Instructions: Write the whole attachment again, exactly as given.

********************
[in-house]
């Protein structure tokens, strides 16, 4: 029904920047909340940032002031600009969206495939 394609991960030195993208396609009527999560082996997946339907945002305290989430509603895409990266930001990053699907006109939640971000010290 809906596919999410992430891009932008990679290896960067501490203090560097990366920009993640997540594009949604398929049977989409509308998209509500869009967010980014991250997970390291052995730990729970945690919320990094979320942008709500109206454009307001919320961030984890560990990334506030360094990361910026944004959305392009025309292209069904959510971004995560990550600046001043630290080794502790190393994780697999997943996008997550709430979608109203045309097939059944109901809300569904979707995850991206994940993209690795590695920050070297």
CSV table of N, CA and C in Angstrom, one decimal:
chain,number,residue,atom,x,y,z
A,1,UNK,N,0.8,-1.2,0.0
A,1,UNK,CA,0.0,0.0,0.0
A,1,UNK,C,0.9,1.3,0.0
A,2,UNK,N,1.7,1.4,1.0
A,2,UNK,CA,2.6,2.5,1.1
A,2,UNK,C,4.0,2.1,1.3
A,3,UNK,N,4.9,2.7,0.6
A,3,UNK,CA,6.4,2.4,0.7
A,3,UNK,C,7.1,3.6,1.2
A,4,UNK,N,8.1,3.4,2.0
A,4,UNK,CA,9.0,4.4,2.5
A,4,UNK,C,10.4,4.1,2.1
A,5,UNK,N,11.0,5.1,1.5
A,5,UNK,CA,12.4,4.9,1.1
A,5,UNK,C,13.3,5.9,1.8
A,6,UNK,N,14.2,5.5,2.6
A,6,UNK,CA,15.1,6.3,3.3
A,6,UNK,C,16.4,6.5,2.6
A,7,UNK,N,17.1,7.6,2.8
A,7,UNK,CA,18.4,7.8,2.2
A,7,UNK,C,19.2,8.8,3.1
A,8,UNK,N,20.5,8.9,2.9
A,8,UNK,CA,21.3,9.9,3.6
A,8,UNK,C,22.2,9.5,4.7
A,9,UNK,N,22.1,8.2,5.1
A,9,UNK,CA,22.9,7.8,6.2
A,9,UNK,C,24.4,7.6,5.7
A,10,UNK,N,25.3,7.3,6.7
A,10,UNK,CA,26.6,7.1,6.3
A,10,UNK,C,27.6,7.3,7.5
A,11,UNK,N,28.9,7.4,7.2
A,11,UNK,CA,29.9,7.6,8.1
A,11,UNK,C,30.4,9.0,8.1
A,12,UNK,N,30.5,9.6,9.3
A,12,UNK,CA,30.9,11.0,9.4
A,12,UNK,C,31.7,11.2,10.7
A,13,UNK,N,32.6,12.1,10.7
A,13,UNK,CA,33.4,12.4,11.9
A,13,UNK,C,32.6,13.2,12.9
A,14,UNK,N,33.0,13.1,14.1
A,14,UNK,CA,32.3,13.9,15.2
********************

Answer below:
[in-house]
């Protein structure tokens, strides 16, 4: 029904920047909340940032002031600009969206495939 394609991960030195993208396609009527999560082996997946339907945002305290989430509603895409990266930001990053699907006109939640971000010290 809906596919999410992430891009932008990679290896960067501490203090560097990366920009993640997540594009949604398929049977989409509308998209509500869009967010980014991250997970390291052995730990729970945690919320990094979320942008709500109206454009307001919320961030984890560990990334506030360094990361910026944004959305392009025309292209069904959510971004995560990550600046001043630290080794502790190393994780697999997943996008997550709430979608109203045309097939059944109901809300569904979707995850991206994940993209690795590695920050070297």
CSV table of N, CA and C in Angstrom, one decimal:
chain,number,residue,atom,x,y,z
A,1,UNK,N,0.8,-1.2,0.0
A,1,UNK,CA,0.0,0.0,0.0
A,1,UNK,C,0.9,1.3,0.0
A,2,UNK,N,1.7,1.4,1.0
A,2,UNK,CA,2.6,2.5,1.1
A,2,UNK,C,4.0,2.1,1.3
A,3,UNK,N,4.9,2.7,0.6
A,3,UNK,CA,6.4,2.4,0.7
A,3,UNK,C,7.1,3.6,1.2
A,4,UNK,N,8.1,3.4,2.0
A,4,UNK,CA,9.0,4.4,2.5
A,4,UNK,C,10.4,4.1,2.1
A,5,UNK,N,11.0,5.1,1.5
A,5,UNK,CA,12.4,4.9,1.1
A,5,UNK,C,13.3,5.9,1.8
A,6,UNK,N,14.2,5.5,2.6
A,6,UNK,CA,15.1,6.3,3.3
A,6,UNK,C,16.4,6.5,2.6
A,7,UNK,N,17.1,7.6,2.8
A,7,UNK,CA,18.4,7.8,2.2
A,7,UNK,C,19.2,8.8,3.1
A,8,UNK,N,20.5,8.9,2.9
A,8,UNK,CA,21.3,9.9,3.6
A,8,UNK,C,22.2,9.5,4.7
A,9,UNK,N,22.1,8.2,5.1
A,9,UNK,CA,22.9,7.8,6.2
A,9,UNK,C,24.4,7.6,5.7
A,10,UNK,N,25.3,7.3,6.7
A,10,UNK,CA,26.6,7.1,6.3
A,10,UNK,C,27.6,7.3,7.5
A,11,UNK,N,28.9,7.4,7.2
A,11,UNK,CA,29.9,7.6,8.1
A,11,UNK,C,30.4,9.0,8.1
A,12,UNK,N,30.5,9.6,9.3
A,12,UNK,CA,30.9,11.0,9.4
A,12,UNK,C,31.7,11.2,10.7
A,13,UNK,N,32.6,12.1,10.7
A,13,UNK,CA,33.4,12.4,11.9
A,13,UNK,C,32.6,13.2,12.9
A,14,UNK,N,33.0,13.1,14.1
A,14,UNK,CA,32.3,13.9,15.2